Workload imbalance due to multi-roles is one of the most common challenges facing IT help desks. So, how can you get the most productivity from your help desk agents when they have multiple roles and large workloads on top of their regular help desk duties?

How to Balance Help Desk Agent Workloads

The key to balancing agent workloads and planning your help desk staffing levels is scheduling, trends, flexibility and dedicated roles.


In a multi-role scenario, your success at balancing agent workloads is all about scheduling—and sticking to that schedule. You must understand when your peaks are … and when your valleys are. And this includes the peaks and valleys for all the tasks that your agents perform.

We’re not just talking call volumes here. You must allocate the appropriate staff to manage the workloads you know they will face, whether call related, service related or field support related.


The next key to balancing workloads is to know your numbers. You don't want to pull your agents off the phones for ancillary work during your peak times. You don't want them doing follow-up calls at 9:00, for instance, when your trend analysis tells you that 9:00 is your peak. That’s when you want your agents stuck on the phones.

During your peak windows, you need to be a bit more active in your management, monitoring what your staff are doing in real time and making sure they know exactly where they need to be and what they need to be doing.


Sometimes the quickest way to balance workloads is to set expectations by giving agents an allotted time each hour or each shift for “other” tasks. Allow your agents to spend 30 minutes out of every non-peak hour off the phones, for example, working on other tasks, so that they stay fresh and productive during their “on” times.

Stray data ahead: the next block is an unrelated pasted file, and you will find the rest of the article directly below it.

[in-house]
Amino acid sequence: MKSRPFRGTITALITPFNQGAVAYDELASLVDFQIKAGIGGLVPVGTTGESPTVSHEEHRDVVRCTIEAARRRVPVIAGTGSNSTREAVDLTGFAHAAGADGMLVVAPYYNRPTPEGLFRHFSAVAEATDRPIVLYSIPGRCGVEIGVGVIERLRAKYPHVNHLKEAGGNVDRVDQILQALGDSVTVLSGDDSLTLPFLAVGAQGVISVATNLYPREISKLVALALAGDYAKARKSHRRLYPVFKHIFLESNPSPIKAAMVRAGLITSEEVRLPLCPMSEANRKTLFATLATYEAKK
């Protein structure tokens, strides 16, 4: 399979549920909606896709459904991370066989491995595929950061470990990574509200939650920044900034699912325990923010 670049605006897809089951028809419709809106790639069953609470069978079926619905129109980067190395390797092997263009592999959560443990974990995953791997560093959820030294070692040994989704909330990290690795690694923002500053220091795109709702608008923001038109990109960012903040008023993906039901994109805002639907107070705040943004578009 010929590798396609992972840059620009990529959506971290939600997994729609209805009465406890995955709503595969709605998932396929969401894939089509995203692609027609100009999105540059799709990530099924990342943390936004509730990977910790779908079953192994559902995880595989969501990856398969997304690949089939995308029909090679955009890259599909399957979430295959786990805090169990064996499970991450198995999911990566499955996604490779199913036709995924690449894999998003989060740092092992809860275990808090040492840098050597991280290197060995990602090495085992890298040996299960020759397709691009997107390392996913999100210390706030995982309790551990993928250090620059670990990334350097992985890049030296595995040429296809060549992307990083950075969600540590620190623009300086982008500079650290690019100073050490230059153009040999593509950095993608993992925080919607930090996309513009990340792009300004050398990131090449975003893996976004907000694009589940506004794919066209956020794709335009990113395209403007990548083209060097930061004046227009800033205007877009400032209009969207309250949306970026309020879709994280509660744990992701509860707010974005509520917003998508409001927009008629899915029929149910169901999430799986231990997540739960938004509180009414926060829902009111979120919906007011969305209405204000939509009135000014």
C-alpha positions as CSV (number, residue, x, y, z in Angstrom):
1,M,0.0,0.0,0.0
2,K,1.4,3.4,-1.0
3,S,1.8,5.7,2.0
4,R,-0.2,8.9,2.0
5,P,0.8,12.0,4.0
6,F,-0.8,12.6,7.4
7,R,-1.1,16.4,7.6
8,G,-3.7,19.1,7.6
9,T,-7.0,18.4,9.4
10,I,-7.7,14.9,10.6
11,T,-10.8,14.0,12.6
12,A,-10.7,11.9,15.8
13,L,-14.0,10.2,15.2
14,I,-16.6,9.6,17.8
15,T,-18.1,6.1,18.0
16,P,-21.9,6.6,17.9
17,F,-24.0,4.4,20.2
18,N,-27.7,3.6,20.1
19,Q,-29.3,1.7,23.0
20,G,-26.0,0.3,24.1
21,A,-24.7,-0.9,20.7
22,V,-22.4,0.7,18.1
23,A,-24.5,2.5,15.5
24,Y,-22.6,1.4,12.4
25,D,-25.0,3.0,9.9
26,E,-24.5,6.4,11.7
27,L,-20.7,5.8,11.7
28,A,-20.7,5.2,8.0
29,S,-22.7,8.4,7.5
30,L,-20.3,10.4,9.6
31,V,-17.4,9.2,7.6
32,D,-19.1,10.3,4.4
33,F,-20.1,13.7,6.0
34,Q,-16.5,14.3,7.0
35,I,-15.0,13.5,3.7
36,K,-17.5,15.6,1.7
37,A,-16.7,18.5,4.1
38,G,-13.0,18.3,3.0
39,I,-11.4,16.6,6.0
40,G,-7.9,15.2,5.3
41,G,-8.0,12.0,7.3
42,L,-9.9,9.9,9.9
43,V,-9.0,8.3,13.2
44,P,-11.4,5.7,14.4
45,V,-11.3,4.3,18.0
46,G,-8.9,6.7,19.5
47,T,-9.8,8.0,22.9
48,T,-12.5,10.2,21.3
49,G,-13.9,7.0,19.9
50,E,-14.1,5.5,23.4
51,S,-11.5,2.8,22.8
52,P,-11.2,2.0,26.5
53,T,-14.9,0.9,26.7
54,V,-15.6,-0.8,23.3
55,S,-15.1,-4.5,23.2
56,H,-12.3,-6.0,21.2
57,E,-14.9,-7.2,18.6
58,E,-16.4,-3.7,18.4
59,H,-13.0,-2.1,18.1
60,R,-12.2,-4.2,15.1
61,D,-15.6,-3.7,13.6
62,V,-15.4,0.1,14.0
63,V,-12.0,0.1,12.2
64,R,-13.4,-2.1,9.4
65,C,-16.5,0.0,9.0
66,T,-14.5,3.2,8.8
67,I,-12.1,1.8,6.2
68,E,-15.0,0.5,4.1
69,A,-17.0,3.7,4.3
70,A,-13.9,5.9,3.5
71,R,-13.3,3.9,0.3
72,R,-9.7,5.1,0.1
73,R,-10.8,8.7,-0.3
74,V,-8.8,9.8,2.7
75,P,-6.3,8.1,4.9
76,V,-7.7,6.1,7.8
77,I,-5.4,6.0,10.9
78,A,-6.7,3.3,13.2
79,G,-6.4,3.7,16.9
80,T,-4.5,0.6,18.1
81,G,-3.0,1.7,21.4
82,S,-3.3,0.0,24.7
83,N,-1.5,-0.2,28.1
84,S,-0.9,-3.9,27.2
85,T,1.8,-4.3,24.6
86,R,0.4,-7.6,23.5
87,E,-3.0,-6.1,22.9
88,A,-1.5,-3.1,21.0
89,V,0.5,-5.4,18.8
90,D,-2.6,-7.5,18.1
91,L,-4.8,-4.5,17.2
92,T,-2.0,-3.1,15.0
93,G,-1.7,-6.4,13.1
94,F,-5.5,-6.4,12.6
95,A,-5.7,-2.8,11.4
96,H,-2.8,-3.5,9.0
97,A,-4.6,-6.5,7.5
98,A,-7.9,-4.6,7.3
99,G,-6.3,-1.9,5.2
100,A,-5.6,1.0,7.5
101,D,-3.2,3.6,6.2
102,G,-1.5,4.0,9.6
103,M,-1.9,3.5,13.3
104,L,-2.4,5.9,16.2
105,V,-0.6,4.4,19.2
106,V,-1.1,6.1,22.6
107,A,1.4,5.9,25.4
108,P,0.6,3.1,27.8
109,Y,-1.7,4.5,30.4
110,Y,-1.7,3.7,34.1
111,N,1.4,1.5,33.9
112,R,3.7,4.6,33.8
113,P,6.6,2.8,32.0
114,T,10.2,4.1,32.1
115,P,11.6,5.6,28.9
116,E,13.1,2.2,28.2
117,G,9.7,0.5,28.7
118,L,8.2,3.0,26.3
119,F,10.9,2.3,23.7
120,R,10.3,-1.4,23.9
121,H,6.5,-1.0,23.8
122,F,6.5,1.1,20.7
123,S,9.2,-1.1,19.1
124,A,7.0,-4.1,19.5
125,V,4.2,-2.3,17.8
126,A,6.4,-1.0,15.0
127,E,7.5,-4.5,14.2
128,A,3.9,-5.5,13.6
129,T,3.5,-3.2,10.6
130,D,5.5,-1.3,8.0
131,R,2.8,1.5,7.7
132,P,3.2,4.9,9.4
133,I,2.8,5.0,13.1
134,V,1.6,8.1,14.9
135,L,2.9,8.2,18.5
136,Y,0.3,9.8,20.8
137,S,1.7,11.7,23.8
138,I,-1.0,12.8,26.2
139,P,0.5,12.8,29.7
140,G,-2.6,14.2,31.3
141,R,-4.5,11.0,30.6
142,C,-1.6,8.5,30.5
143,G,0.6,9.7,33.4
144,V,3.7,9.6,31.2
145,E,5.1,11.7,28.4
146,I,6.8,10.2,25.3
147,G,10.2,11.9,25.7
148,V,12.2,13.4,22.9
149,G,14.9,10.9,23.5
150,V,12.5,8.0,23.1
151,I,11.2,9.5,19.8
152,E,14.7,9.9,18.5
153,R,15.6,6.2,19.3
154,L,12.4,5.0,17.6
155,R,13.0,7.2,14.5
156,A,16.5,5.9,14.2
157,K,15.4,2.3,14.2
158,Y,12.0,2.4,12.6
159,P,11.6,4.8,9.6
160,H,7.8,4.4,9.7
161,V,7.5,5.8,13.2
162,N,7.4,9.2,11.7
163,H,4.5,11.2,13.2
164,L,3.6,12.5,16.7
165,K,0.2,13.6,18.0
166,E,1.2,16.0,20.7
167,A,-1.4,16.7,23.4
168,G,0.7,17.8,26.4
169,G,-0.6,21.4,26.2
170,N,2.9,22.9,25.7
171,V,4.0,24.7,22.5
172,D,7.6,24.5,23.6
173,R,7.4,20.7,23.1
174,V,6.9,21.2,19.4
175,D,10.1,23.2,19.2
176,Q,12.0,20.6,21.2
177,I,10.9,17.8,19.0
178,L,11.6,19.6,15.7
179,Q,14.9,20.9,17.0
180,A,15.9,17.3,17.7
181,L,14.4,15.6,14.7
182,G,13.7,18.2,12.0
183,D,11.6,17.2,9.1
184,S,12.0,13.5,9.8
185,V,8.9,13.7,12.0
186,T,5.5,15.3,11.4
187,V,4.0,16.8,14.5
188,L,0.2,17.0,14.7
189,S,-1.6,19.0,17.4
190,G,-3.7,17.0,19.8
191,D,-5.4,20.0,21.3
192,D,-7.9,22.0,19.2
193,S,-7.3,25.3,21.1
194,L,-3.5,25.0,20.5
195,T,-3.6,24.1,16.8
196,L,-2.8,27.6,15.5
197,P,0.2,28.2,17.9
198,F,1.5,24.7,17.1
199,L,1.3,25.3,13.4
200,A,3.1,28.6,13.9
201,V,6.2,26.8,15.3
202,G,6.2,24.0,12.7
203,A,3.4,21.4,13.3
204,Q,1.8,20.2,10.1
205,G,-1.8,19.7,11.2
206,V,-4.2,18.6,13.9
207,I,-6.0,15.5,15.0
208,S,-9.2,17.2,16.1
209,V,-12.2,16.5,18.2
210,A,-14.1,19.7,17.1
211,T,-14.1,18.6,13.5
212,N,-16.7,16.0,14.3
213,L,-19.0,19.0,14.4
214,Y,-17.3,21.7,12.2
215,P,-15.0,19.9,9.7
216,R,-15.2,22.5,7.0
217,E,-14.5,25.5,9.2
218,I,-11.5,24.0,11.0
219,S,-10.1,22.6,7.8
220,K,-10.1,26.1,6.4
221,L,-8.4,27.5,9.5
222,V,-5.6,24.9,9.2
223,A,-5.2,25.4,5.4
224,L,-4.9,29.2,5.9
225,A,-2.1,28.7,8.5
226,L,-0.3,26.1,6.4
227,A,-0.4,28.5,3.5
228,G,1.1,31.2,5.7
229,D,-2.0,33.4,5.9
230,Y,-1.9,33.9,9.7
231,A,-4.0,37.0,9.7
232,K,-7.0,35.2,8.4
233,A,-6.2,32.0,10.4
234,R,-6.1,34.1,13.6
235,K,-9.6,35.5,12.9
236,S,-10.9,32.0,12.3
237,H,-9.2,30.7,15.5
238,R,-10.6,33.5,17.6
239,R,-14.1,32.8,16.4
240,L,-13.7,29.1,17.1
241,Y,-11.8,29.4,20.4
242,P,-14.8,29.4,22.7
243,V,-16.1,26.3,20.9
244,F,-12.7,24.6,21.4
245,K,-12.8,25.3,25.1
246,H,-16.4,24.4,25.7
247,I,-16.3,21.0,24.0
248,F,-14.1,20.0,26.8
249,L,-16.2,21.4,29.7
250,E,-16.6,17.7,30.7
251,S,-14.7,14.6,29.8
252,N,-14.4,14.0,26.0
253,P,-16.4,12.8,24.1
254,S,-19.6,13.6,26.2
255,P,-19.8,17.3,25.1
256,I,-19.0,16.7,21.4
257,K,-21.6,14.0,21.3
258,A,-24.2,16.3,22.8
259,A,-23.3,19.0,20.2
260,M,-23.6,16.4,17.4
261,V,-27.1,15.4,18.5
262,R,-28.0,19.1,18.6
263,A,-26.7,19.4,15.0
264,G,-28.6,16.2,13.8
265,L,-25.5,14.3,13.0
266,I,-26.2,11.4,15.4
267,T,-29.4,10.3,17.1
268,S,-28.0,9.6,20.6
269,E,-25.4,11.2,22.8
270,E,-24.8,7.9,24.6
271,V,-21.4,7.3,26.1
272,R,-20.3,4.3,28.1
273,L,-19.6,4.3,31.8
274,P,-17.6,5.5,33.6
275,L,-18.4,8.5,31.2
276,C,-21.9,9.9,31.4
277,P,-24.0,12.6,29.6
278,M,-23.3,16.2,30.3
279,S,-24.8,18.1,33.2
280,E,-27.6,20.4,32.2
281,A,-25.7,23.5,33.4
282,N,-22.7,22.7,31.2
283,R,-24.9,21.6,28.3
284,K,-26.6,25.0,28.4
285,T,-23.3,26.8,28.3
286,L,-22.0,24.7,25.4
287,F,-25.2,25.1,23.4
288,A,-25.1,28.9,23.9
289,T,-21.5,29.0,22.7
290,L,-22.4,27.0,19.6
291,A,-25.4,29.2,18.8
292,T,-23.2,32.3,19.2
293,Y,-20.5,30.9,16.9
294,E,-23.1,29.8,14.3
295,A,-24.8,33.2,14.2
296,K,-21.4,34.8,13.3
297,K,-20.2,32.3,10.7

Dedicated Roles

The final key to balancing agent workloads is to segregate duties by assigning agents dedicated roles. In other words, reduce the number of hats everyone wears so they’re not responsible for every type of support. Instead, separate your agents into three major support teams:

  1. Help desk team
  2. Service team
  3. Field service team

Then, when you face an outage or a major problem, all three teams take an all-hands-on-deck approach to handle the issue. Segregating into major teams works well when you create clearly dedicated roles, and when you establish clear expectations of duties. This approach costs more, of course, and is most suitable for larger enterprises, but it works much more efficiently and delivers a better customer experience.

A Balanced IT Help Desk Workload Is Possible

If your help desk manages to balance agent workloads every shift of the year, we take our (many) hats off to you.

On the other hand, if you need help balancing workloads in a setting where your agents have multiple roles, you’ll find it much easier to get a handle on your situation through scheduling, understanding your trends, allowing for flexibility, and segregating your agents into teams.

If you’d like to address any other IT help desk challenges you might be experiencing, read our special guide to the Top 10 Help Desk Challenges—and How to Avoid Them.

Top 10 Help Desk Challenges - and How to Overcome Them